Membrane proteins (MPs) play pivotal roles in a variety of cellular functions, many of which are essential to survival . Despite their physiological importance, the study of MPs is lagging due largely to the fact that they are difficult to express in a functional form and at levels needed for biochemical and structural studies. Escherichia coli is a popular host for MP overexpression due to its well understood genetics and rapid growth . However, as with other expression systems, high-level MP production is typically toxic to the cell and the yields of biologically active material are generally poor.
Based on the observation that the overexpression of MPs in E. coli leads to their aggregation and to reduced levels of host membrane and secretory proteins , it has been suggested that MP toxicity is due to the overloading of the Sec-dependent translocation machinery which handles both the post-translational export of secretory proteins and the co-translational insertion of most inner MP into the lipid bilayer . Recently, we have shown that eliminating the signal recognition particle (SRP) -Trigger Factor (TF) competition by making use of TF-deficient (Δtig) expression strains can significantly improve the accumulation of functional MP in the bacterial inner membrane . A more common approach, however, has been to make use of E. coli C41(DE3) and C43(DE3) , two BL21(DE3) derivatives containing a mutation in the lacUV5 promoter that decreases the production of chromosomally-encoded T7 RNA polymerase, and hence the transcription rate of MP genes cloned downstream of the T7 promoter . The same net effect can be achieved by making use of plasmids co-expressing T7Lys (e.g. pLemo, pLysS, pLysE) [7, 8], a T7 RNA polymerase inhibitor that reduces the overall transcription rates of genes placed under T7 promoter control.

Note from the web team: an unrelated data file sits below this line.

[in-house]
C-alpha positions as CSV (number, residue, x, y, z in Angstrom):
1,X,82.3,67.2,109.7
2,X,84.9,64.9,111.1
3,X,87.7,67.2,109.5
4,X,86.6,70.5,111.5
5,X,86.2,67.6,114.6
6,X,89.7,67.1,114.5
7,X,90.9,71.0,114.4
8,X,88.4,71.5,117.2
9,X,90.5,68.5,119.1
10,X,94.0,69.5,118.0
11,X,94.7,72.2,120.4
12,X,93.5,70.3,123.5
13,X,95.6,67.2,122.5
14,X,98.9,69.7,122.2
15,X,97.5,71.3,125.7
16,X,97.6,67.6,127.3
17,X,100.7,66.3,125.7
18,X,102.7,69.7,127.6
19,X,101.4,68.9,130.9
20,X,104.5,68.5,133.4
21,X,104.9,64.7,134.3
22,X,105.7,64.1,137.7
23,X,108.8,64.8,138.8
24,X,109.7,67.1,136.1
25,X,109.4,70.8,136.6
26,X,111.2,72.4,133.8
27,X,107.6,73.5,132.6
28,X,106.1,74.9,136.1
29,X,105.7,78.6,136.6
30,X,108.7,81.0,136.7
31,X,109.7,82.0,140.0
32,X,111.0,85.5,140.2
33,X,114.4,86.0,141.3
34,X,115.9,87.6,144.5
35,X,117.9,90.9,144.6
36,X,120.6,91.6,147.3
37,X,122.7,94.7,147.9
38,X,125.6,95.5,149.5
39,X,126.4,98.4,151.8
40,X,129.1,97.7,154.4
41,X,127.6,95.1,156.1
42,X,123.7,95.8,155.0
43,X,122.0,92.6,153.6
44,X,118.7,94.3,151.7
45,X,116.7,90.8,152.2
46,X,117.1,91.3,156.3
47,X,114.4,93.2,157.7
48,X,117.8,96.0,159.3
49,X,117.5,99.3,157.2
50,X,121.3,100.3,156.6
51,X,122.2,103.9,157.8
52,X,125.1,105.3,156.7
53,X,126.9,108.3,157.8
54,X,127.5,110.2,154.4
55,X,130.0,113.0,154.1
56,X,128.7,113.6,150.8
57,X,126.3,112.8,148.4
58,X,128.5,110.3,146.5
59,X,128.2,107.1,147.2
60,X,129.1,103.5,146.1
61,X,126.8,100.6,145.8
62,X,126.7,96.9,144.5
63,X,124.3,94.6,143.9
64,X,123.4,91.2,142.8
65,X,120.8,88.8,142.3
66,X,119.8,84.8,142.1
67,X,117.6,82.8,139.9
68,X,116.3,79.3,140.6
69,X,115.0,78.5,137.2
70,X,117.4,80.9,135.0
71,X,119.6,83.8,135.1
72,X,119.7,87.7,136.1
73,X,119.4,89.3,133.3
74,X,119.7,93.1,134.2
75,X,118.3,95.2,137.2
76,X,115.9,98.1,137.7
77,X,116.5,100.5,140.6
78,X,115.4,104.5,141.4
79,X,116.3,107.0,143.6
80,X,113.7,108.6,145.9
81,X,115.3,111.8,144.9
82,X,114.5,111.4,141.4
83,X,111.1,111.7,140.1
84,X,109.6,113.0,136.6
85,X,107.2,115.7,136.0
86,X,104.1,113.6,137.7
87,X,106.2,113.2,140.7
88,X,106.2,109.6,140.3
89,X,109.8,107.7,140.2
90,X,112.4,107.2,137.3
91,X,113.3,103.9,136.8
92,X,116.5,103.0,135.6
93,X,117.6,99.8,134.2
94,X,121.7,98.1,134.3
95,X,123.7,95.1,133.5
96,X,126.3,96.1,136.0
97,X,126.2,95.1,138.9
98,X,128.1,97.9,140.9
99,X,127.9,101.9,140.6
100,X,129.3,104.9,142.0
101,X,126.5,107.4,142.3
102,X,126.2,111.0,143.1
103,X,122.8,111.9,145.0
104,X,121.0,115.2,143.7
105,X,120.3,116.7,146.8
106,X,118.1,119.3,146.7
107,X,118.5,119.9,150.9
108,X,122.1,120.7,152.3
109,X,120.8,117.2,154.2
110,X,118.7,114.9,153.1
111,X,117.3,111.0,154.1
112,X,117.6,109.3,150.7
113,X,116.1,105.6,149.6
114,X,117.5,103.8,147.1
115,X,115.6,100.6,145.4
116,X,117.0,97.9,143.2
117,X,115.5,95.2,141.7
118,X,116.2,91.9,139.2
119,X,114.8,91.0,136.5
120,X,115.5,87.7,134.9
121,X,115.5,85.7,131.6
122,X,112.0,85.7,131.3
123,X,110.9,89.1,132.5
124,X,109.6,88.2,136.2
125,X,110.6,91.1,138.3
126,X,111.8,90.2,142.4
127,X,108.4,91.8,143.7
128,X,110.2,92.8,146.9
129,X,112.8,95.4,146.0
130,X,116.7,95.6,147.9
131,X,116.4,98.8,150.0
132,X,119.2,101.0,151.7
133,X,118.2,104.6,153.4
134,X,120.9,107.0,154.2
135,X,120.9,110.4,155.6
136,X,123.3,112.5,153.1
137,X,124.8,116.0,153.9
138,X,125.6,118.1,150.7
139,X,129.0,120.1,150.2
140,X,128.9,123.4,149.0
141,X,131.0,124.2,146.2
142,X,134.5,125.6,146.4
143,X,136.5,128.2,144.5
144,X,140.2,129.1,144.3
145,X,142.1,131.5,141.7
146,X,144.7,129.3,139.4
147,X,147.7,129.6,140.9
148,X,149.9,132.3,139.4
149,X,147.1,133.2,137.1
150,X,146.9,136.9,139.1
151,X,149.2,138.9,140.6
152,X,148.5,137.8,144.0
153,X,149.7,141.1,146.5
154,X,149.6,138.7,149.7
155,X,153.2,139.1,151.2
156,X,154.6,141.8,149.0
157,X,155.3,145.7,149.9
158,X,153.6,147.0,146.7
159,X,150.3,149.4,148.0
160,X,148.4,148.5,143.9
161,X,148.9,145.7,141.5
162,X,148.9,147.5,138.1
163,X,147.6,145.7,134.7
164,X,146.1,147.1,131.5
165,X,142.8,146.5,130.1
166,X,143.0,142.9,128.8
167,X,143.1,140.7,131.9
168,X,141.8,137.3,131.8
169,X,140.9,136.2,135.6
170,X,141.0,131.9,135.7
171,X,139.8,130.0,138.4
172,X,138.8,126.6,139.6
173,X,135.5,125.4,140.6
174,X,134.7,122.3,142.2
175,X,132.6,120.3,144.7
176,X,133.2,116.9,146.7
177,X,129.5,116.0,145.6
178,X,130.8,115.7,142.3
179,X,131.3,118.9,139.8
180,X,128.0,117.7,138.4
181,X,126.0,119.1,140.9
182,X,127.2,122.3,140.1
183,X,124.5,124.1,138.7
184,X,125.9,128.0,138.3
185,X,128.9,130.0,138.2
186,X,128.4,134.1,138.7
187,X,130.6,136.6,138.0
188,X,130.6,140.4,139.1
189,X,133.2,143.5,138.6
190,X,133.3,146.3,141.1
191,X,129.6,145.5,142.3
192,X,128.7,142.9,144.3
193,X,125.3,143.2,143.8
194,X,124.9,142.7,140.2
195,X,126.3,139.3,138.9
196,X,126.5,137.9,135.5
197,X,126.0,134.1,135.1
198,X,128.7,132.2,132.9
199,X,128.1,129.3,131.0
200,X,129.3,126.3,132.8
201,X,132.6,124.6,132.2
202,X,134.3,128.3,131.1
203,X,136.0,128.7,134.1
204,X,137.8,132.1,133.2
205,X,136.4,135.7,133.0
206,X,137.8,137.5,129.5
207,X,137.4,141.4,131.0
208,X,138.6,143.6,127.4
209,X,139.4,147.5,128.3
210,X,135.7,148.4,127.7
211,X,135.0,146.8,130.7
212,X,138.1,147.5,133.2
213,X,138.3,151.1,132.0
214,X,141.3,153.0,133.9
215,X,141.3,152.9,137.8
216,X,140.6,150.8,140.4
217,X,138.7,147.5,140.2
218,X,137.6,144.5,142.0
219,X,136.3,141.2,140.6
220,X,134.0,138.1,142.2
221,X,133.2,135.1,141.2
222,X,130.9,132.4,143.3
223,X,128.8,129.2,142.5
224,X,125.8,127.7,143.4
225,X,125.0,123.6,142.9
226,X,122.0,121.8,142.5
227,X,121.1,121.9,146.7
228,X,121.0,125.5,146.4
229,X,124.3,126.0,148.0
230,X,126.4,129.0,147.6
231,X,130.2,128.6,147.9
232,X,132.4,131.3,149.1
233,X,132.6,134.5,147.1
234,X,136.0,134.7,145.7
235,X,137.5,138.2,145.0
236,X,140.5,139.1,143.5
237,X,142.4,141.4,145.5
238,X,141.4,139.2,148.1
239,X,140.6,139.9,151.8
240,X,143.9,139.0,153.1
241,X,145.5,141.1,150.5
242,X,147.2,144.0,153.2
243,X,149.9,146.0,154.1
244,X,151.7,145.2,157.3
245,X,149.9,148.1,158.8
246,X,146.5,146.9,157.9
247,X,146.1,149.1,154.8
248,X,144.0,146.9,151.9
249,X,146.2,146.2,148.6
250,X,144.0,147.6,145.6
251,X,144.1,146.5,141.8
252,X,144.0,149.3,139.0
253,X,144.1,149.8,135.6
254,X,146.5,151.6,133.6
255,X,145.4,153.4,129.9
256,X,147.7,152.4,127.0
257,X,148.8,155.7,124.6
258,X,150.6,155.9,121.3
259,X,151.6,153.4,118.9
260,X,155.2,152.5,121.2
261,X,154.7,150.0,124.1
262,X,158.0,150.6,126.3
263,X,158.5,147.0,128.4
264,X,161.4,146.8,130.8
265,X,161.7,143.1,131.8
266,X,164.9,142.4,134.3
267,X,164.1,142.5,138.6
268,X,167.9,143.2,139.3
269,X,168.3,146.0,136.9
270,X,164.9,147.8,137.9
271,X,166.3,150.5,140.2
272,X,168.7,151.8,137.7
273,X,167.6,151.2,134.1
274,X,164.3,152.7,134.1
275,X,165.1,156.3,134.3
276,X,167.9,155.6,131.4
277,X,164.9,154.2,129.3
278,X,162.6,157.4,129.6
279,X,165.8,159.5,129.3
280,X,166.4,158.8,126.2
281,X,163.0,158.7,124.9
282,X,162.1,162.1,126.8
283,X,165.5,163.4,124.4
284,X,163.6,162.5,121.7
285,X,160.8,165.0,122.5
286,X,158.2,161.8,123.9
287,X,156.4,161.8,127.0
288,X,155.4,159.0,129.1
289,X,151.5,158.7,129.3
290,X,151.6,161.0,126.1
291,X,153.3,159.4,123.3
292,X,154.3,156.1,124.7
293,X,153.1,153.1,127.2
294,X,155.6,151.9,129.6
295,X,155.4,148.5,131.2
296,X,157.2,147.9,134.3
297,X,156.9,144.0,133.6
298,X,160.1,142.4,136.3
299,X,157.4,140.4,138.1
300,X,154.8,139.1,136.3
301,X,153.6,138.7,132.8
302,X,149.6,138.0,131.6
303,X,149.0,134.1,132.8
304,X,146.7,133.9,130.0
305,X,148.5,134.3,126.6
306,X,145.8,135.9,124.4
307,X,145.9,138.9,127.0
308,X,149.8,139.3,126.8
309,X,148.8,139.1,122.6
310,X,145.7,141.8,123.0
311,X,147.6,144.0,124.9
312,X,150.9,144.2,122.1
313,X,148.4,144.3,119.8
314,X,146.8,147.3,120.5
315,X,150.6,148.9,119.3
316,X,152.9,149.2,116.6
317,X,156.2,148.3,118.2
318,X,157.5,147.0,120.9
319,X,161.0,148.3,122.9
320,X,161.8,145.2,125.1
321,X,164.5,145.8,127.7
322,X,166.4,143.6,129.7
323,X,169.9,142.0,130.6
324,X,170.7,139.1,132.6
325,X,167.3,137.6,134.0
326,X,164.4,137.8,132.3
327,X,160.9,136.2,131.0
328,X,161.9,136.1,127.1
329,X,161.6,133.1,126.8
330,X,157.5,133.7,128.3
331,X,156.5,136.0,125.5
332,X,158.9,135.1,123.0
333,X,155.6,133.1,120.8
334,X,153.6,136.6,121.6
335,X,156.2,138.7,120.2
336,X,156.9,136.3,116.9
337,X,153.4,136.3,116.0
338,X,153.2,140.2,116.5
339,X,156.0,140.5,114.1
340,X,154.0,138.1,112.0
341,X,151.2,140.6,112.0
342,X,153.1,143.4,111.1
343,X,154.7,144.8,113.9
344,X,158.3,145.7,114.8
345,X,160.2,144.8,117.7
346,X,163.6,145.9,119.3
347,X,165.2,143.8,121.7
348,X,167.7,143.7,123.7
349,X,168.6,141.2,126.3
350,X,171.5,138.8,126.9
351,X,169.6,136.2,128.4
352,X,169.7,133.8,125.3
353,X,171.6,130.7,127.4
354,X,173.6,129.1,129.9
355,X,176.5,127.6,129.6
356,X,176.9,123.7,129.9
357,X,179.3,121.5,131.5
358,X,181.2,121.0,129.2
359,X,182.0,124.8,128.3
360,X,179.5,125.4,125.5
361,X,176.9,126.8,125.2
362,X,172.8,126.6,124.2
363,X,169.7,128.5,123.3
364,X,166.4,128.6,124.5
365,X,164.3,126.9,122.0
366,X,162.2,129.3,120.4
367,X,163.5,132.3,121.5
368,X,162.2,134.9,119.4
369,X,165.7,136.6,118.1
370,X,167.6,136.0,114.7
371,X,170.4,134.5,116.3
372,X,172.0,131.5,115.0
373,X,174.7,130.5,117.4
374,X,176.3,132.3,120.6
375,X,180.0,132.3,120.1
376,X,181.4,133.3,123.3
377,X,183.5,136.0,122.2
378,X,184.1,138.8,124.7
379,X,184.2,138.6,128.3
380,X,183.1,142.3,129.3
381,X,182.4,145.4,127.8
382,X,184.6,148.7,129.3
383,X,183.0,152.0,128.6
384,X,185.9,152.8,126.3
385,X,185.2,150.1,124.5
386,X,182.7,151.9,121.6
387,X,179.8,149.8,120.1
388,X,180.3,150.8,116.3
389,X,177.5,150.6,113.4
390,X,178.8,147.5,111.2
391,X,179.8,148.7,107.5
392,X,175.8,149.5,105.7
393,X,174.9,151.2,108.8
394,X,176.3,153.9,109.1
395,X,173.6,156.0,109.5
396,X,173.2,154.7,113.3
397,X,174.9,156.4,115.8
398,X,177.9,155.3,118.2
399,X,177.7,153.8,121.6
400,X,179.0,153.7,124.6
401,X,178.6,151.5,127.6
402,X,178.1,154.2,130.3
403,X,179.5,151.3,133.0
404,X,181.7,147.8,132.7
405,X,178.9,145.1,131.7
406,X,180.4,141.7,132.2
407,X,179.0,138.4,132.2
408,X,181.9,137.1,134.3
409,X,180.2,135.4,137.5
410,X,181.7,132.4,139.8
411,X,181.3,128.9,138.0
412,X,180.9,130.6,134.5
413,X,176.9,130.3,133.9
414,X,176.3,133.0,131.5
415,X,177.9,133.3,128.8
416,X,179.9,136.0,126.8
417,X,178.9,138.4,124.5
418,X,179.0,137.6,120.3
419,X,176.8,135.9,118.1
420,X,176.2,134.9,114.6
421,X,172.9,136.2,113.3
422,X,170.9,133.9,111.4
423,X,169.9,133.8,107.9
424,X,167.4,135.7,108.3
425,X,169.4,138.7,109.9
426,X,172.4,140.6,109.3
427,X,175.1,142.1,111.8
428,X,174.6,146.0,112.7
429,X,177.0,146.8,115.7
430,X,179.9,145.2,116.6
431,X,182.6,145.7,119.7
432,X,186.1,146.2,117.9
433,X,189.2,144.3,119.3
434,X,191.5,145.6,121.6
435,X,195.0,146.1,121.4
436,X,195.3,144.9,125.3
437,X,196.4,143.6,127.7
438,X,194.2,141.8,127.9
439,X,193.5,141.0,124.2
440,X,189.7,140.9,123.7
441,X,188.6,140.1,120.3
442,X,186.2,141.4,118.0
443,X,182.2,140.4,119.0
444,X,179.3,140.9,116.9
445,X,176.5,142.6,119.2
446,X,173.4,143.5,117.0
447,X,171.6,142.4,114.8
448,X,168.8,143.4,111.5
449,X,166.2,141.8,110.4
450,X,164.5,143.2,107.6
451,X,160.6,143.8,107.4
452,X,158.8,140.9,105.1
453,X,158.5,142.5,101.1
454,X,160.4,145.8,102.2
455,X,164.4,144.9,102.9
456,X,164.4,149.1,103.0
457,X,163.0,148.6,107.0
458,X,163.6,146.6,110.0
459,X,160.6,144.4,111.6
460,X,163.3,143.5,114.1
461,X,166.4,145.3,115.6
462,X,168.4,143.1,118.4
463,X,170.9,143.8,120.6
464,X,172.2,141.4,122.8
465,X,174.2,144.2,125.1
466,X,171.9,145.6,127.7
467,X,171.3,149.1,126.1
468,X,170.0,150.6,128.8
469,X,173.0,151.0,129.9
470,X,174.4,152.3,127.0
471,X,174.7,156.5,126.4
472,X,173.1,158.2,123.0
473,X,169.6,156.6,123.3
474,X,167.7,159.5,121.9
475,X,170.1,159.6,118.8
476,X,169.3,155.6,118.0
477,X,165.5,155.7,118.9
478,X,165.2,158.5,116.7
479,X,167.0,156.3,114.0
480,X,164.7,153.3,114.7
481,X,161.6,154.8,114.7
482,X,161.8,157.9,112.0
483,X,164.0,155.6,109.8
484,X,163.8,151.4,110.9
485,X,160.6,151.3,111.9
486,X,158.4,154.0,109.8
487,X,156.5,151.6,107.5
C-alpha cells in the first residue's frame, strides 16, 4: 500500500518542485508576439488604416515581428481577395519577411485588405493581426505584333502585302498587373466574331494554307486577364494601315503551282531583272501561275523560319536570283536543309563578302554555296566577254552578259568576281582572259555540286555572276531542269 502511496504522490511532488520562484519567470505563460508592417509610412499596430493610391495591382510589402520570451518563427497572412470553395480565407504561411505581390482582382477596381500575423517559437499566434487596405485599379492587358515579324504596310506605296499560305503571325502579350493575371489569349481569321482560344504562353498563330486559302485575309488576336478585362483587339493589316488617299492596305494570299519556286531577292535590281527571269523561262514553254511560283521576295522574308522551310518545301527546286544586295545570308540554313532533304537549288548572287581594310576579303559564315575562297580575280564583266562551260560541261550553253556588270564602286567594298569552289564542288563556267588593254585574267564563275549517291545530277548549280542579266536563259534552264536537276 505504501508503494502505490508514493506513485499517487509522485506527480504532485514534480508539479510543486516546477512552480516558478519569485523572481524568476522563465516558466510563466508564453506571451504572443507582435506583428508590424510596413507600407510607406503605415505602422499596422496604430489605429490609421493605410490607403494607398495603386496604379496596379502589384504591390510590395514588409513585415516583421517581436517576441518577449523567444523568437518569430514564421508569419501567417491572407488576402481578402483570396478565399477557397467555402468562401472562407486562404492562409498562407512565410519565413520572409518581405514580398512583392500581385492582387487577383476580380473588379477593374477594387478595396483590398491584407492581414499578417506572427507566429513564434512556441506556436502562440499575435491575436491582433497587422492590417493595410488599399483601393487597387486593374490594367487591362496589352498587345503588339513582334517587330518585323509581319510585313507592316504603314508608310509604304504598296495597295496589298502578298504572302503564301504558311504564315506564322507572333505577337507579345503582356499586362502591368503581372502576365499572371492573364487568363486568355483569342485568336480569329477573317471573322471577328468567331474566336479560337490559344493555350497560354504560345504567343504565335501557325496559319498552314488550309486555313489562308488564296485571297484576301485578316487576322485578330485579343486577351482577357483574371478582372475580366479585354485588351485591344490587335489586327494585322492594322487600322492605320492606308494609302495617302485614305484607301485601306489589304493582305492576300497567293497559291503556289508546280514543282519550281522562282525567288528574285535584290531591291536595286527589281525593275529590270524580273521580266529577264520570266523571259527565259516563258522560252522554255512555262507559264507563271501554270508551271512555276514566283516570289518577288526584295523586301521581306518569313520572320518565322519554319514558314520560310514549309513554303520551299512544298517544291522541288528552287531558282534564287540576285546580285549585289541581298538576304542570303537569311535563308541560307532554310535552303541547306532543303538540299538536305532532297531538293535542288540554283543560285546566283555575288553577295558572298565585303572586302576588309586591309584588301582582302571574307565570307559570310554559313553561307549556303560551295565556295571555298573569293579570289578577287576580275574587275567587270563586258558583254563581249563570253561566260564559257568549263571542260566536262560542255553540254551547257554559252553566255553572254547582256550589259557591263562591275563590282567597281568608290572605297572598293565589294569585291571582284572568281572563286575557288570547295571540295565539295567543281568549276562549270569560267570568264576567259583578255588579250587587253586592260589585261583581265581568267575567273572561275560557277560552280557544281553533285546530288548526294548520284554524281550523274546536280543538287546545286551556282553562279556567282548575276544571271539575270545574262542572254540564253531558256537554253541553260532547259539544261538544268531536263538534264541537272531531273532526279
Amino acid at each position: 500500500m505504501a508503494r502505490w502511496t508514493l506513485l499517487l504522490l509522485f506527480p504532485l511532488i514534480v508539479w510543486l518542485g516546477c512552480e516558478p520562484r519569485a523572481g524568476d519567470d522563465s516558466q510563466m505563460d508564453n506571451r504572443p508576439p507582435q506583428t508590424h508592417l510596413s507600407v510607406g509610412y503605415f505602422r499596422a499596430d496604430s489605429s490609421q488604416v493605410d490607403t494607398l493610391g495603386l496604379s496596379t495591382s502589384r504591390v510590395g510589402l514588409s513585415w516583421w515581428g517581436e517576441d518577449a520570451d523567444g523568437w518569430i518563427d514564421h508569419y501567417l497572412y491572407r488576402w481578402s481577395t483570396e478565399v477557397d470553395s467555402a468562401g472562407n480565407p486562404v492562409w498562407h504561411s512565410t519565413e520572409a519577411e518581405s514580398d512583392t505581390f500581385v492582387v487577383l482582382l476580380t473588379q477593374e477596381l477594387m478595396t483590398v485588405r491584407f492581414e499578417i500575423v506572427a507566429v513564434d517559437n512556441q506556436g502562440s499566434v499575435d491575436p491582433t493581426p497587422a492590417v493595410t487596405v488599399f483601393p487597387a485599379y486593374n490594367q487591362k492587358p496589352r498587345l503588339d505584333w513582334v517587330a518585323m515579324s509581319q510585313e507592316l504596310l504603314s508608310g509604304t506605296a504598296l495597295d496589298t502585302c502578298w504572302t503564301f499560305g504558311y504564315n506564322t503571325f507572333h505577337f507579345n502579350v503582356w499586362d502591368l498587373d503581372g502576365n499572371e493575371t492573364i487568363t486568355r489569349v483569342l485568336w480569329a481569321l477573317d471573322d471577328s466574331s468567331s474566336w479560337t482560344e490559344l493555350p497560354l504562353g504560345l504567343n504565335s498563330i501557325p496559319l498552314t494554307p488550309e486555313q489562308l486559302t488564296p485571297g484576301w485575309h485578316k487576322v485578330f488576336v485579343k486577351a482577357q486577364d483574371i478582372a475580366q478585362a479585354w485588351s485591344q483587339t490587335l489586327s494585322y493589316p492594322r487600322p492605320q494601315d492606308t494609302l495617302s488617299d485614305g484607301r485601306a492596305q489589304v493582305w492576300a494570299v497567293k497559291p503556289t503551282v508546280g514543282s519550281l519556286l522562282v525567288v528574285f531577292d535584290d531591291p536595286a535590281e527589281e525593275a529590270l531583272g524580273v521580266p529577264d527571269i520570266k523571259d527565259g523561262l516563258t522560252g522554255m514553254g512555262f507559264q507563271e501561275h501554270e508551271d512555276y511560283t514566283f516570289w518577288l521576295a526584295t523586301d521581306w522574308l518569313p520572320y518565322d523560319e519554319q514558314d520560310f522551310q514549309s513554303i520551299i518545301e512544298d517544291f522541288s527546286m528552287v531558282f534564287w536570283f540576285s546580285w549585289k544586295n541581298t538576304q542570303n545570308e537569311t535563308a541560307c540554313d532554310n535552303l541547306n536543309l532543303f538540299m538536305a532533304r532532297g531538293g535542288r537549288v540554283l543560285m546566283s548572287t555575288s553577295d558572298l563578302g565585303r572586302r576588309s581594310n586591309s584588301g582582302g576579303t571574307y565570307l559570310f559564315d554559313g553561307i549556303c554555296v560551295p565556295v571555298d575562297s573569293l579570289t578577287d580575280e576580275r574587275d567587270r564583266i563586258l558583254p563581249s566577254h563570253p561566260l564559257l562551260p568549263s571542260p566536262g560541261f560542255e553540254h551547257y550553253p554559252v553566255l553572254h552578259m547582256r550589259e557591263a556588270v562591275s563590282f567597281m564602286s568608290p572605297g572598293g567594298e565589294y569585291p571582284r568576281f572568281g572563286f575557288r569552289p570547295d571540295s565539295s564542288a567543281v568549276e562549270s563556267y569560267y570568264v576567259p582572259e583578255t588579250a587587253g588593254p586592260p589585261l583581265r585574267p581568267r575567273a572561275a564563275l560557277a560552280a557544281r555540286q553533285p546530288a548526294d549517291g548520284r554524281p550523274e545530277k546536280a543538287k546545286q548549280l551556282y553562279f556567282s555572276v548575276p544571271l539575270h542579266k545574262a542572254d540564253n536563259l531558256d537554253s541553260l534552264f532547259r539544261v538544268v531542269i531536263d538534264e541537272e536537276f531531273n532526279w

In addition to being too strong for MP expression, a drawback of the T7 promoter is its lack of tight repression in the absence of inducer, which may be problematic since even basal levels of MPs can be toxic to the cell [6, 8]. The arabinose-inducible P
BAD promoter of the araBAD operon  is a moderately strong and tightly repressed promoter that has been successfully used for producing MPs in E. coli [5, 10–12]. P
BAD is negatively regulated by AraC when no L-arabinose is present in the medium, and it is positively regulated by both AraC in the presence of arabinose and the cyclic AMP (cAMP) receptor protein (CRP, also known as CAP, catabolite gene activator protein) in the absence of glucose . When loaded with cAMP, the CRP homodimer binds to a consensus sequence located upstream of more than 100 E. coli promoters . This binding favors transcription initiation  both by bending the DNA [16, 17] and by recruiting RNA polymerase to facilitate its interaction with the core promoter .
Here, we describe the isolation of a single nucleotide transversion in one of the CRP interaction domains of the P
BAD promoter that reduces the transcription rates by about 70% and can improve the yields of polytopic MPs, particularly when combined with a chaperone pathway reprogramming strategy relying on the use of Trigger Factor (TF) deficient mutants .